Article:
Schools to help students navigate the digital world

Every Secondary 1 student will have a personal learning device for e-learning by 2024, and schools will devote more time to teaching students about cyber wellness.

These moves to equip students with the skills and values to navigate the digital world come as the usage of social media among young people continues to grow.

Education Minister Ong Ye Kung yesterday set out in Parliament how his ministry plans to boost digital literacy, and ramp up cyber wellness and mental health education.

Personal devices are as essential for e-learning as paper and pen are for a traditional lesson, he noted.

He said these devices – which could be a tablet, laptop or Chromebook – will be affordable, and students can pay for them through their Edusave accounts. Students from lower-income households will get further subsidies to ensure they do not have to pay any cash.

Students can use the devices to access an online learning portal with materials such as videos and other assessments.

The move is part of a national digital literacy programme the Ministry of Education (MOE) will roll out to guide students’ use of technology, as part of a “Learn for Life” movement that began two years ago.

Students will also be taught digital literacy in a way that helps them, instead of becoming a distraction.

They will be taught to “find” data from digital sources in a safe and responsible way.

They should then be able to “think” about this data and use it to solve problems systematically.

Most importantly, they should be able to “apply” digital resources productively to learn and work.

Finally, they should be able to use technology to “create”, whether that means coding a program or developing an app.

At the same time, in an acknowledgement that the impact of technology on children can be complex, the MOE will ramp up cyber wellness and mental health education.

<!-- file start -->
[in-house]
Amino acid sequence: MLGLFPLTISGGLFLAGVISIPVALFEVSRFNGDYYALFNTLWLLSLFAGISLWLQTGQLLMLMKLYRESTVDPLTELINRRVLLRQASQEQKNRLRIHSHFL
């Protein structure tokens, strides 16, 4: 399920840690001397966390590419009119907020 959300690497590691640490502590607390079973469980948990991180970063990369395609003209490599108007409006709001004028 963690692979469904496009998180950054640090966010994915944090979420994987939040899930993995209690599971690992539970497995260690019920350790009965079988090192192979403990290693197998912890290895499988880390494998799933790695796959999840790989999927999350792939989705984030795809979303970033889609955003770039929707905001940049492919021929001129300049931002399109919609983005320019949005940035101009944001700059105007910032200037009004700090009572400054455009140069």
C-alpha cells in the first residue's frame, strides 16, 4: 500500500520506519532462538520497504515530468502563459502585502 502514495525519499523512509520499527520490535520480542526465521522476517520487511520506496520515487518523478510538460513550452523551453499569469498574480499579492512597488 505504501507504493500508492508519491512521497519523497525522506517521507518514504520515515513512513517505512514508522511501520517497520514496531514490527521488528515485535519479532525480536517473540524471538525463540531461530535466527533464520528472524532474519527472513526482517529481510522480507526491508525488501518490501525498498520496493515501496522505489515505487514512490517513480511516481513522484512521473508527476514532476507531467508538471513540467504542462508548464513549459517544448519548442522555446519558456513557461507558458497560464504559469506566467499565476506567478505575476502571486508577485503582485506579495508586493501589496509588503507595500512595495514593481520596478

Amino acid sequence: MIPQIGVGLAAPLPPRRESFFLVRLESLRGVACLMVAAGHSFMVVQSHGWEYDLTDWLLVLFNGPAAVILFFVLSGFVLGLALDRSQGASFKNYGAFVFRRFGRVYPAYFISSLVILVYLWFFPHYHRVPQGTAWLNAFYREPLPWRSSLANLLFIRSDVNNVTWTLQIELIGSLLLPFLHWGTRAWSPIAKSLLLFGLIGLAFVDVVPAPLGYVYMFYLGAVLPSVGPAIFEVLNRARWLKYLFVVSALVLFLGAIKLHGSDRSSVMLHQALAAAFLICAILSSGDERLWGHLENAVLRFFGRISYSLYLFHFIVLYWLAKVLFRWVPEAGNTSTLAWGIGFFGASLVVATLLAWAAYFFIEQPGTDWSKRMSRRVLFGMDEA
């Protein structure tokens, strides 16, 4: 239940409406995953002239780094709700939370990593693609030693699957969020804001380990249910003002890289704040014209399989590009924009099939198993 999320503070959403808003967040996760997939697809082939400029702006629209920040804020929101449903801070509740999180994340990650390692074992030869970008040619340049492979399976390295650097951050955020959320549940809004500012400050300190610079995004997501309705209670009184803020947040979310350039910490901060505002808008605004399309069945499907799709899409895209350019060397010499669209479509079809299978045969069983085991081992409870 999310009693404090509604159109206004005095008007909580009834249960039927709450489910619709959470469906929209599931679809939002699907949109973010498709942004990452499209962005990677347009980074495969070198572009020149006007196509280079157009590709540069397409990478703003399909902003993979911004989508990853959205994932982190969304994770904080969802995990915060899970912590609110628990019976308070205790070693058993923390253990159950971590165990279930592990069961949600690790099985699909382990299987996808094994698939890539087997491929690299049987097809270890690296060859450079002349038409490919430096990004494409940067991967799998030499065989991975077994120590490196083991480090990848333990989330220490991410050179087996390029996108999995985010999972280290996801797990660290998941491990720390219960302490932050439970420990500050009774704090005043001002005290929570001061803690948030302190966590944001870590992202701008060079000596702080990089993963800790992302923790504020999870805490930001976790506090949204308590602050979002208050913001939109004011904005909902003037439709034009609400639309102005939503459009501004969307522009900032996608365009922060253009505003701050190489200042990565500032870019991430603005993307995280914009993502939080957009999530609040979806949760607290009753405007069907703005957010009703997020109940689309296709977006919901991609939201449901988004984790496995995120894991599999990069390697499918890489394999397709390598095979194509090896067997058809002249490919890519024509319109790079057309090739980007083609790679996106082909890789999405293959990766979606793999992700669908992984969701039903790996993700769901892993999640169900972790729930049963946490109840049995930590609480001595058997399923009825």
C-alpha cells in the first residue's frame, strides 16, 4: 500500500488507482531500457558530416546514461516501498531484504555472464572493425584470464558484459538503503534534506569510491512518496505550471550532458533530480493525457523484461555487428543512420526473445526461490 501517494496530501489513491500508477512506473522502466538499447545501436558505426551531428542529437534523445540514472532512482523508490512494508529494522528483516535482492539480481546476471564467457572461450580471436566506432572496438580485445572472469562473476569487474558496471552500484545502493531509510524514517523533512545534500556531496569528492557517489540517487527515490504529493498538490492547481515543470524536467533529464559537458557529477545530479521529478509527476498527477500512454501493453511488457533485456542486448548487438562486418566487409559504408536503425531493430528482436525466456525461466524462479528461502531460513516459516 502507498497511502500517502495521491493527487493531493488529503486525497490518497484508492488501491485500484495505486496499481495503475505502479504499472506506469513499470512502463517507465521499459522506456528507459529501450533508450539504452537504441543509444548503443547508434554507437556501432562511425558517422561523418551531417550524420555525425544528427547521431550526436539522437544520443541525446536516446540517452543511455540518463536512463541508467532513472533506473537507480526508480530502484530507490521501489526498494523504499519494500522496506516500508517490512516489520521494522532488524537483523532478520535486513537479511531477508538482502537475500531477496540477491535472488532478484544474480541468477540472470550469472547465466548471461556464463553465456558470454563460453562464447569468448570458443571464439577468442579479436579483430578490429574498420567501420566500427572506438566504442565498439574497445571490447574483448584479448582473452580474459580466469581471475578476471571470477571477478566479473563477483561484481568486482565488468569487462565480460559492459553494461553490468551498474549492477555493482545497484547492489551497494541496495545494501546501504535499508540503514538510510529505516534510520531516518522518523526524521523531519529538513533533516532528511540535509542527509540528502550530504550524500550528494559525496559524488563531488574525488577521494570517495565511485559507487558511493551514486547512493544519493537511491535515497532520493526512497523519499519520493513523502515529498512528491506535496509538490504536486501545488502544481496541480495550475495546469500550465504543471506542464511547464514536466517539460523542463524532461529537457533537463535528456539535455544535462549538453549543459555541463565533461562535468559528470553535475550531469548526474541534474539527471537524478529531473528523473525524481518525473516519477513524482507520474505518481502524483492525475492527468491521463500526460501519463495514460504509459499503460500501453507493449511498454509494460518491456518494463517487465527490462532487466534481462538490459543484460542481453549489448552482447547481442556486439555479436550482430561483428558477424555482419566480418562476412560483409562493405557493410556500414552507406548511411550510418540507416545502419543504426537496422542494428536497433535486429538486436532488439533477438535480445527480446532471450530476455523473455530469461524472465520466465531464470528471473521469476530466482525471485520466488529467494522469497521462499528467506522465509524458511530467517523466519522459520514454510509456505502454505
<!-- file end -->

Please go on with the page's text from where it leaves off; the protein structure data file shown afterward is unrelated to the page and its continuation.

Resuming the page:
In his speech, Mr Ong asked: “How do we ensure that our young make the right choices and survive well in an online world?

“In an online world, you can be anonymous, and there are no policemen, no editors, no verifiers. A child can choose to be nasty and then get away with it, with very little consequences.

“Whereas in the real world, it is not as easy to say something nasty to your friend to his face.”

He pointed out that instilling values and morals in students will be key to guiding them as they use technology.

To this end, the new character and citizenship education (CCE) curriculum will devote more time and resources to discussing issues such as social media and cyber bullying. In particular, schools will pay closer attention to the mental well-being of students, which is closely related to cyber wellness.

Elaborating on these efforts, Second Minister for Education Indranee Rajah said secondary schools will cover mental health education in the CCE syllabus so that students understand mental health issues and learn to have empathy for those with such conditions.

The aim is also to develop a peer support culture in all schools by 2022 so that students will know how to look out for each other, and flag to teachers and counsellors any cases of peers who need help.

“Research has shown that having a sense of affiliation among peers, positive vibes and feeling supported by one another, all contribute to positive well-being,” said Ms Indranee.

The changes to come in CCE, said Mr Ong, are meant to reinforce the teaching of values in children from as young as possible. “Digital world problems require analogue world solutions. It goes back to our values, our morals, our humanity.”

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